Once the purchase agreement is drafted and undergoing review, the seller’s law firm may offer to have their tax team review the document. The law firm’s perspective is valuable and important to the process but is not a substitute for having your tax advisor review the document as well. The seller’s legal and tax advisors should look at the overall tax impact to the seller based on the proposed structure of the transaction. The tax advisor often assists with modeling to help visualize the tax impact, reviews reporting deliverables post-closing and helps the seller navigate the tax representations included in the agreement.
Your tax advisor should also be looking at the allocation and method for payment of taxes for the year of the transaction. Gaps in the agreement’s definition of pre-closing periods and the operation of the tax rules resulting from the transaction structure could have unintended consequences.
The buyer’s tax team is looking to identify any tax risks associated with the seller’s business on a tight time frame. As a result, the team may estimate associated exposure amounts using the limited data made available, which potentially could result in overstated estimated exposures. A sell-side tax advisor can help minimize or eliminate purchase price reductions or special tax escrows by reviewing tax exposure analyses prepared by the buyer’s tax team and helping the seller determine if better data or more appropriate assumptions should be used.
To optimize the post-LOI phase overall, the seller should consider the following:
- Be involved in the negotiation of various terms in the purchase and sale agreement to drive maximum value.
- Work with an advisor, legal and deal teams to provide support with preparation of detailed disclosure schedules.
- Ensure HR engagement to provide clarity around continuing employment of the company workforce and their benefits post-closing.
- Support customer communication and engagement. In the government contracting space, customers expect to be informed of a potential change in ownership, due to the nature of contracts.
- In a carve-out situation, evaluate the necessity of a transition services agreement (TSA), and work with advisors to ascertain requirements on both sides. A TSA provides proper documentation of each party’s expectations, along with clear terms of engagement. This may include back-office services such as finance, HR or IT support, which may be needed to support the divested organization until those functions are transitioned to a buying organization. It is also important to understand impacts if both parties financials will exist in the same accounting system during a transition period. Proper identification of the seller costs associated with the various services provided should be maintained to allow for collection of costs in the proper indirect pools and ensure that any unallowable amounts can be removed from future claims.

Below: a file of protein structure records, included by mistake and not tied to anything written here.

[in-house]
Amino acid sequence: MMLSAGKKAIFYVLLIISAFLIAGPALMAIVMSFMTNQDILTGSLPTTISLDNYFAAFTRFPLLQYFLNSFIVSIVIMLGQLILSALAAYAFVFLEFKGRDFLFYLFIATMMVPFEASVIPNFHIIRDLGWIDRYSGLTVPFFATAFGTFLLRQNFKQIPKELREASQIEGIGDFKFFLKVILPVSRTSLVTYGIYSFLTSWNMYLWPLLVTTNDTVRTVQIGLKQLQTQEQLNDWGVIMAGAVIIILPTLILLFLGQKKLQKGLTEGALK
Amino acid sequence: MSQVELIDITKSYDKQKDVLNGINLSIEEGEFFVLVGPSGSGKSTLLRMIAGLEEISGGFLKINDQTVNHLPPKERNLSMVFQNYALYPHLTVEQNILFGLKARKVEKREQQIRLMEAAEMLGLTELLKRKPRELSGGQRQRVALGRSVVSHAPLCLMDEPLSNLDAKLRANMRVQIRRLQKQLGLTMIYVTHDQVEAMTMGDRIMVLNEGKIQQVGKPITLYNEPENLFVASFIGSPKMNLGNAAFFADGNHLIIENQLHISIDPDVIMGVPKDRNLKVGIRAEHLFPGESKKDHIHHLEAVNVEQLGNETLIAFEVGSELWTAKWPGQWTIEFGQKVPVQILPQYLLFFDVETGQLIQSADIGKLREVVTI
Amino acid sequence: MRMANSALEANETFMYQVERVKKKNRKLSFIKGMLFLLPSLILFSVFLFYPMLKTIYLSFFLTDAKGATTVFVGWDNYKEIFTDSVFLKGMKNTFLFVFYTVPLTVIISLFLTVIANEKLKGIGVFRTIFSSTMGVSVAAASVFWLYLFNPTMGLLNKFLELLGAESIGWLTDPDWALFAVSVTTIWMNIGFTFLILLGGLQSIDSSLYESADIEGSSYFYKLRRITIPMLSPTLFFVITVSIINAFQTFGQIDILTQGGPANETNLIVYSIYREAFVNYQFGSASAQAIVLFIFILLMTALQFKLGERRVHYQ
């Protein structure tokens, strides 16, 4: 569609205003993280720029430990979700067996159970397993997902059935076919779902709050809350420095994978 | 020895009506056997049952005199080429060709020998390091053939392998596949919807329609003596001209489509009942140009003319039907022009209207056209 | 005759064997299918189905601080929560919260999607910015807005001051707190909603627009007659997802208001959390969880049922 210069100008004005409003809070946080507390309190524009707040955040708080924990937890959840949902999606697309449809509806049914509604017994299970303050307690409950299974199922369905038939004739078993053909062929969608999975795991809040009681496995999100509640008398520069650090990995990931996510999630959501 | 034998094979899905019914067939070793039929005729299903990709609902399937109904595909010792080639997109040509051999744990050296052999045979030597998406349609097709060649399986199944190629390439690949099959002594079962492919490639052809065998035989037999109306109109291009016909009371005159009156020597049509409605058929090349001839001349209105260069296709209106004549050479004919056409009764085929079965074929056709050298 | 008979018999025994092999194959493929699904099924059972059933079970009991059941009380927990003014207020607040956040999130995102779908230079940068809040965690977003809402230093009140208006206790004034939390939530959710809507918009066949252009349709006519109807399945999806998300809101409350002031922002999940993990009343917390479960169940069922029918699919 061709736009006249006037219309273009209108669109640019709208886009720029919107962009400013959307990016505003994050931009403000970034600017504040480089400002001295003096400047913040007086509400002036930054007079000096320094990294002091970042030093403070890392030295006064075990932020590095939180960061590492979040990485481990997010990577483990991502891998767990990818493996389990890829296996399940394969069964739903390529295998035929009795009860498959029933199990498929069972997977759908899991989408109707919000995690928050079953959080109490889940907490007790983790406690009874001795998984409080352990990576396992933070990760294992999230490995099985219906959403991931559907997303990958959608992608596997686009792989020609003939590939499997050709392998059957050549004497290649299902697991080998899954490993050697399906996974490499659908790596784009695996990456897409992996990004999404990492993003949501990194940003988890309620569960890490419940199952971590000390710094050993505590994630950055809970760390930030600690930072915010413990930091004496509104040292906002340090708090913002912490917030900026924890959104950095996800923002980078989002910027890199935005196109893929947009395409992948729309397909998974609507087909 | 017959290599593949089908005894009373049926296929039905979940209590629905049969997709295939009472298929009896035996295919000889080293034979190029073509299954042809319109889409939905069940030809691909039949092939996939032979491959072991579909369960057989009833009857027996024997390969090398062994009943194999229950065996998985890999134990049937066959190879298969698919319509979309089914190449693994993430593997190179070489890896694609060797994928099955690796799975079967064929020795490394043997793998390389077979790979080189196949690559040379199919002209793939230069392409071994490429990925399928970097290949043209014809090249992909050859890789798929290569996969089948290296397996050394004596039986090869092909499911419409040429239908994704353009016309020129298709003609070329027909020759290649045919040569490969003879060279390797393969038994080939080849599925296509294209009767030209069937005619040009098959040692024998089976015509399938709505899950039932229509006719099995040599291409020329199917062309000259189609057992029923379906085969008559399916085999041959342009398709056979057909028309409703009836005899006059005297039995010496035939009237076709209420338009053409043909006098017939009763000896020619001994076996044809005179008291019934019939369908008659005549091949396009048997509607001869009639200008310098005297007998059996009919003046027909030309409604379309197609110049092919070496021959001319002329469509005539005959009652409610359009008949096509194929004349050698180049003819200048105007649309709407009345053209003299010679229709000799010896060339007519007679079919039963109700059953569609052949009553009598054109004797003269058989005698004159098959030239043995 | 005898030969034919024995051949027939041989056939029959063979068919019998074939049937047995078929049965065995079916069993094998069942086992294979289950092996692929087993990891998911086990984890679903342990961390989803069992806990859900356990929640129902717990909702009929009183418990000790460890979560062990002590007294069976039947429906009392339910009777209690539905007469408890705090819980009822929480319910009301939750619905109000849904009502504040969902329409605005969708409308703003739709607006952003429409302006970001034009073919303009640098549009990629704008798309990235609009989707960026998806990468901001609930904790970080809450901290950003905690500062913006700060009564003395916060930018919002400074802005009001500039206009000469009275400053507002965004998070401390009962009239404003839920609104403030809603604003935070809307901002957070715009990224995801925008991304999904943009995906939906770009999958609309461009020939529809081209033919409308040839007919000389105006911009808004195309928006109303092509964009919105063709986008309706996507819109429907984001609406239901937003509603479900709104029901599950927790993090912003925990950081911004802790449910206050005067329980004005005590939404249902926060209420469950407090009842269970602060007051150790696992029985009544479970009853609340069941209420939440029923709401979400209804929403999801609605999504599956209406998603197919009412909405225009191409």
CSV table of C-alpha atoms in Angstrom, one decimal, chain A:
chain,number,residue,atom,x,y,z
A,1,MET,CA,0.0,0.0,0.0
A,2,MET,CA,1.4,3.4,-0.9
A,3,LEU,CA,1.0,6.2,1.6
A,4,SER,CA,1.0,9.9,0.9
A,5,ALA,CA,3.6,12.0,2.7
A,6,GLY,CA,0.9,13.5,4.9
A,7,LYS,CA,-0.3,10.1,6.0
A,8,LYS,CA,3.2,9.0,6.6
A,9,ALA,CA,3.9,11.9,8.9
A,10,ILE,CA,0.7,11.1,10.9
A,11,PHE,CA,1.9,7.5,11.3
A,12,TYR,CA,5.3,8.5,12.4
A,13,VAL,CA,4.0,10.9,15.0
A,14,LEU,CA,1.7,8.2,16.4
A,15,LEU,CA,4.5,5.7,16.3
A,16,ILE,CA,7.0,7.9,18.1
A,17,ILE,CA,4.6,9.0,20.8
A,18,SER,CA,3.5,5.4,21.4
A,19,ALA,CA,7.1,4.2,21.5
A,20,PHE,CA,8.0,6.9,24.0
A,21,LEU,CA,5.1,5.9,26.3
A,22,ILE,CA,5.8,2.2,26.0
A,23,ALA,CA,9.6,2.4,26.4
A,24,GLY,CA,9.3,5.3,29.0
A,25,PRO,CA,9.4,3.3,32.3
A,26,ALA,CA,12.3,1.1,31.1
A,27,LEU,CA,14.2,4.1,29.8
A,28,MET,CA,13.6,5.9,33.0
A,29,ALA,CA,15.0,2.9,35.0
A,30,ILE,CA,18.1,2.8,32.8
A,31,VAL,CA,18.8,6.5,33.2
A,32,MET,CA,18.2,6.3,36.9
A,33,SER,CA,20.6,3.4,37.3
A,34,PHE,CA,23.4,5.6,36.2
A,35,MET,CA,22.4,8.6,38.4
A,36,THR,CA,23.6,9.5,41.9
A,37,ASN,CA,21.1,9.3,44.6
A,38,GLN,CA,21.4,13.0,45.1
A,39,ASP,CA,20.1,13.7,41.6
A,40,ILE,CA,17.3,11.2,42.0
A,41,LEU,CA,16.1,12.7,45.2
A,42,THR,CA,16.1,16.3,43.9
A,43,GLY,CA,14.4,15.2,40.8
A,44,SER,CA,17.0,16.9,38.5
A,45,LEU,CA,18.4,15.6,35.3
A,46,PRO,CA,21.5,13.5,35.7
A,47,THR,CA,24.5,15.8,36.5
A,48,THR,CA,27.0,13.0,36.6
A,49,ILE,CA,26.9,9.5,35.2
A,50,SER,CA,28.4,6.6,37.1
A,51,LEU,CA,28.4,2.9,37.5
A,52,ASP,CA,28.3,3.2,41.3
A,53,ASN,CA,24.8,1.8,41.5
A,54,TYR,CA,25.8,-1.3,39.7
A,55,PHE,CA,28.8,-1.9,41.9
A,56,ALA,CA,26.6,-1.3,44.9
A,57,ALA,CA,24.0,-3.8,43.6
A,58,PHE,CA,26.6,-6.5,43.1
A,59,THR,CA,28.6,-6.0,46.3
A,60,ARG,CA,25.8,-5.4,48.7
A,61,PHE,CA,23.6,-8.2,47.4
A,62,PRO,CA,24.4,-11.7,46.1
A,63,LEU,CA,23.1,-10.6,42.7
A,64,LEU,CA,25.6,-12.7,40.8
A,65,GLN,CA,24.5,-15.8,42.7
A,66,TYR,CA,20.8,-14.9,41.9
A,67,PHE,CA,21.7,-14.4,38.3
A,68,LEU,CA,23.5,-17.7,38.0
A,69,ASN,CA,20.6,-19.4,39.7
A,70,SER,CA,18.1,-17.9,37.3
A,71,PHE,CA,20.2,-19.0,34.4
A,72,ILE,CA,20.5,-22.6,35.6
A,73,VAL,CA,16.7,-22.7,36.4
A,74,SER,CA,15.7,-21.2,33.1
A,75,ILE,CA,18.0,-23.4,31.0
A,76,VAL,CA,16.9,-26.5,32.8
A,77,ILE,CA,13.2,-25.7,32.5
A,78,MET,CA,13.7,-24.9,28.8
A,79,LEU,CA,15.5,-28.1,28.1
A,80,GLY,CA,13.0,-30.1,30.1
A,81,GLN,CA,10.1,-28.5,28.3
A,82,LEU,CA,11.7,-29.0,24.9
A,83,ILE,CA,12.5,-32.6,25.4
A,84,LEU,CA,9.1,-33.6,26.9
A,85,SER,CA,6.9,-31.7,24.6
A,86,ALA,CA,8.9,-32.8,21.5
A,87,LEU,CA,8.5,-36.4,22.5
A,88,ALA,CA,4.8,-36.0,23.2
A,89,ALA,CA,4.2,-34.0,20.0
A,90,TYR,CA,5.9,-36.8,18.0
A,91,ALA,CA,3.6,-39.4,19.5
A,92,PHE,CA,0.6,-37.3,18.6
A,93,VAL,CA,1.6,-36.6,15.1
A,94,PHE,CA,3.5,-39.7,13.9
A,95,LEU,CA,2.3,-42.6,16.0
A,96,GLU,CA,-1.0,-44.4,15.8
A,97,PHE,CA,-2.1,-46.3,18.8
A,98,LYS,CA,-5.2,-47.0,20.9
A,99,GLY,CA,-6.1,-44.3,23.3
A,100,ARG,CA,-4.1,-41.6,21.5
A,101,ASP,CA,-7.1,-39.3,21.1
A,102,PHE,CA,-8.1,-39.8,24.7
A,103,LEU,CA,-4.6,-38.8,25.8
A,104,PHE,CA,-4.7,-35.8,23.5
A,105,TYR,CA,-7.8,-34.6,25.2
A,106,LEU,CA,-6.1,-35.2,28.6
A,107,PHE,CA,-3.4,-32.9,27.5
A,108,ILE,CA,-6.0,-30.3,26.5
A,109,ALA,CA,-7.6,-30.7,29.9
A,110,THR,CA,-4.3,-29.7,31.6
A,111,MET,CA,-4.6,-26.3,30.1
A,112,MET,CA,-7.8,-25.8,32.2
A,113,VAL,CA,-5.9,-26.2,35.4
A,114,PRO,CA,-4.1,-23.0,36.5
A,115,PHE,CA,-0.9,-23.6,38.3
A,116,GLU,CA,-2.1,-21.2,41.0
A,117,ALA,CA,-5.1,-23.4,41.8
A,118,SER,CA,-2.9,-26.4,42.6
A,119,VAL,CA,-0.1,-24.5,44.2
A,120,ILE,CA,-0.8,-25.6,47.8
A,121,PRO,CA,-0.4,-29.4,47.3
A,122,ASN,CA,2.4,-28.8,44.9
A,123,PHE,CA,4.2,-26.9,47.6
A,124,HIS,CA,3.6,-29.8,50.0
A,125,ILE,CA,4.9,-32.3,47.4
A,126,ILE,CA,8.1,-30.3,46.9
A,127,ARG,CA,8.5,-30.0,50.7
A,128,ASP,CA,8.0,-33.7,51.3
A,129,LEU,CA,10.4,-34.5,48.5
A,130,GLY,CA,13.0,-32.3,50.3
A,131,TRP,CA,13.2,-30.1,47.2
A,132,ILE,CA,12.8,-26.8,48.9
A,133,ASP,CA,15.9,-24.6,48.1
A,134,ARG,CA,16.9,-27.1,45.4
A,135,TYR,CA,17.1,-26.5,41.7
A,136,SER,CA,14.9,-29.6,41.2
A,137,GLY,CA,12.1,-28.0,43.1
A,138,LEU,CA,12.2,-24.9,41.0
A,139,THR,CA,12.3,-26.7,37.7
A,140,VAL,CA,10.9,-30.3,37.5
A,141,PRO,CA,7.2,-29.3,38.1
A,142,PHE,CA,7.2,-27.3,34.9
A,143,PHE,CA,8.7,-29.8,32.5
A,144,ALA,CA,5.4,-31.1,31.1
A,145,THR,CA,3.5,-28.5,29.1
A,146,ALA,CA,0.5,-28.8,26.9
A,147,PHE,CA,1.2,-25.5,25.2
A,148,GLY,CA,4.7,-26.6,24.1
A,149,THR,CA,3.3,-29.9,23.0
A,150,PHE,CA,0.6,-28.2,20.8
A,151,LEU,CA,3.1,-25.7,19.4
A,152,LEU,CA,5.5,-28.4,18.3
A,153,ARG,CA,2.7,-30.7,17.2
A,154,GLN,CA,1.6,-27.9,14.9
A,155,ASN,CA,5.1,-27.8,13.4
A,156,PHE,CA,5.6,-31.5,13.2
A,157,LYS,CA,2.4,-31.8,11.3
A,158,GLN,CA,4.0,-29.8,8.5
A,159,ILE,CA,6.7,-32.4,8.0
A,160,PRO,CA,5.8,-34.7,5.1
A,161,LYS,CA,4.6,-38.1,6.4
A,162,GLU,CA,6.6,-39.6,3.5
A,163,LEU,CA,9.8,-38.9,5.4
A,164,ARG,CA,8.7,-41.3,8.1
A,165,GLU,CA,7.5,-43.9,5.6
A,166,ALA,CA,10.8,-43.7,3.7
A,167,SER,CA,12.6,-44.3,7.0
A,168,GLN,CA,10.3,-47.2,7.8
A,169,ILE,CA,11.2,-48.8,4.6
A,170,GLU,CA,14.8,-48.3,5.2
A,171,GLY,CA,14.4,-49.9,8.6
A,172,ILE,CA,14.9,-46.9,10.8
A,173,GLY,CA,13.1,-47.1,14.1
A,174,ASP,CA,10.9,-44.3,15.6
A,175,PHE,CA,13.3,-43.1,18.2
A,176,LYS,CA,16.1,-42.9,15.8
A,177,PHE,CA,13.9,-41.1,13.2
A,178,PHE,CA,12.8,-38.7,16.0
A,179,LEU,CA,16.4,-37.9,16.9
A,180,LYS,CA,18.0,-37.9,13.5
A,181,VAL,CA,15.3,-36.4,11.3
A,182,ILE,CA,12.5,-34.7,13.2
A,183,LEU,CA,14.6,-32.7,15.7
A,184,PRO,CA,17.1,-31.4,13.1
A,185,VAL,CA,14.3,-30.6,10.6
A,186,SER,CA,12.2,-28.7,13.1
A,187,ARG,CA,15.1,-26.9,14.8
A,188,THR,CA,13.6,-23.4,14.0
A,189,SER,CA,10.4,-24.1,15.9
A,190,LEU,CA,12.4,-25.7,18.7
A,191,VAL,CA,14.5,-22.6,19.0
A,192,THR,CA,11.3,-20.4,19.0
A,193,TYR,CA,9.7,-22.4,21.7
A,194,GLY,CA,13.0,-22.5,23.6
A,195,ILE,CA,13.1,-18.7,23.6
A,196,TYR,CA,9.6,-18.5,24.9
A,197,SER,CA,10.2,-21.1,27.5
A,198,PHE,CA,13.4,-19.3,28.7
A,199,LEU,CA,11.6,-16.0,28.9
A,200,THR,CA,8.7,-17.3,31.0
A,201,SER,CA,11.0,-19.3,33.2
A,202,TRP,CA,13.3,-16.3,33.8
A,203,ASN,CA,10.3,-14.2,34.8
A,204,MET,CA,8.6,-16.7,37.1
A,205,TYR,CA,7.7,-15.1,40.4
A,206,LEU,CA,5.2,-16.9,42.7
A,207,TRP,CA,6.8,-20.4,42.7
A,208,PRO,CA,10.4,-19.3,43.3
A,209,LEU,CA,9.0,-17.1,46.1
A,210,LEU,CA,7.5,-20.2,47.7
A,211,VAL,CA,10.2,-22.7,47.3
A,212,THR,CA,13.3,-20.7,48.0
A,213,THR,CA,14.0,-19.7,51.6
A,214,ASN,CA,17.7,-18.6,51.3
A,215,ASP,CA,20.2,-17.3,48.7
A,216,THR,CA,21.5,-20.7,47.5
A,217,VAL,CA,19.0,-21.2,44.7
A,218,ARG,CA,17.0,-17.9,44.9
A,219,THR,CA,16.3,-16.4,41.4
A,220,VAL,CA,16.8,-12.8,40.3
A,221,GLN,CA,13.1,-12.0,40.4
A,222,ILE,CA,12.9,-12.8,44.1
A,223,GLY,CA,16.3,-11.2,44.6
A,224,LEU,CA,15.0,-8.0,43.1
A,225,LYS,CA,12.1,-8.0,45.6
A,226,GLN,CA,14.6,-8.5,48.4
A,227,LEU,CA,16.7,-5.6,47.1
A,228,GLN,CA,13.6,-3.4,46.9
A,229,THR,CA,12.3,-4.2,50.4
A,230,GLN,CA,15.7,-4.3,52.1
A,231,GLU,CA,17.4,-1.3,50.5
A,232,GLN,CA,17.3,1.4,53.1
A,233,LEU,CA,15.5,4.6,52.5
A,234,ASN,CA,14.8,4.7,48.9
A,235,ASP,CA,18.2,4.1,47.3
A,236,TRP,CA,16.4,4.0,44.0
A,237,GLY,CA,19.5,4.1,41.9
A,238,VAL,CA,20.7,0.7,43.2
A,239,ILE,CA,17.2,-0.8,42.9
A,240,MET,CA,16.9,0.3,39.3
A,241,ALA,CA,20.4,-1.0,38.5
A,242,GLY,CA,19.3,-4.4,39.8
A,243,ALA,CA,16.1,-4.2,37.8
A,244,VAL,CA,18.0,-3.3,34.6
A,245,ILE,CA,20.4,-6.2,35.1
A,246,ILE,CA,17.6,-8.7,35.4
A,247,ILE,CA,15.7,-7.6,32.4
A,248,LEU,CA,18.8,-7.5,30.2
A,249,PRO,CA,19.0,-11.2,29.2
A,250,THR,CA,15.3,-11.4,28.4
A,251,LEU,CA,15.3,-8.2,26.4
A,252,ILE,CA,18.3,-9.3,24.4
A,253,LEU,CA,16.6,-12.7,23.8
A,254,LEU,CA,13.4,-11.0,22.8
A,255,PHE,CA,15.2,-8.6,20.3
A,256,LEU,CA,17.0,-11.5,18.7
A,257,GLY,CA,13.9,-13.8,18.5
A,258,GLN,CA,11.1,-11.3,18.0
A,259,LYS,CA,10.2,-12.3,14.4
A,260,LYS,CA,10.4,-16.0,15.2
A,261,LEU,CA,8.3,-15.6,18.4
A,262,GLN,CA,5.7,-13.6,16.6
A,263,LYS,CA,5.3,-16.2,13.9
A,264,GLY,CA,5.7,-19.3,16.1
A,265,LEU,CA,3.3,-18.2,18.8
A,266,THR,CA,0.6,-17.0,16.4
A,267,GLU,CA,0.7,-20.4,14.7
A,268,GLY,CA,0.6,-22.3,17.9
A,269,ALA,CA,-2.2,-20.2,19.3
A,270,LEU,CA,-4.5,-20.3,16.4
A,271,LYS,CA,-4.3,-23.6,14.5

- While sellers are understandably motivated to get the highest sales price possible, the consequent tax exposure can make the seemingly “best” deal potentially less optimal. When a buyer and seller are negotiating the terms of the deal, there are various components that can be manipulated (such as using future earnouts, rollovers, buying assets vs stock, etc.). Having a model prepared where the seller can compare the net impact of these proposals puts the seller in a position to make the best overall decision. The highest price may not always be the best answer.
Once the seller reviews and finalizes the closing statements, including the purchase and sale agreement and all associated schedules and disclosures, you should prepare the funds flow statement and communication materials, including FAQs, and communicate the change to the Defense Contract Audit Agency (DCAA) and the Defense Contract Management Agency (DCMA).
Given the potential for substantial consideration to be paid for your company, a good and open working relationship with the buyer is paramount. Such relationships are often tested given the potential NWC issues, as defined in the agreement. We see more successful acquisitions and transitions with companies whose sellers and buyers are flexible or open to negotiation as it relates to closing balance sheet amounts. Given the demands of a highly active M&A market like we are currently experiencing, buyers and sellers should be prepared to consider a tailored approach to getting deals done.
Another typical issue is that sellers are inclined to keep the circle of knowledge around the deal small and minimize costs by excluding external advisors from due diligence requests and calls. An alternative approach may be to enlist the assistance of external advisors who can provide guidance. Business owners are not necessarily experts in all fields and can provide responses that prompt further questions from the buyer simply because of the language used or assumptions as to why a particular position was taken. Having the advisor present to speak to this precisely can help prevent additional unnecessary information requests.
In conclusion, while it’s critical to have a systematic process in place during the post-LOI phase of selling a GC business, as described above, there are financial reporting and tax issues to work through. In our experience, it’s equally important to focus on the “soft” issues.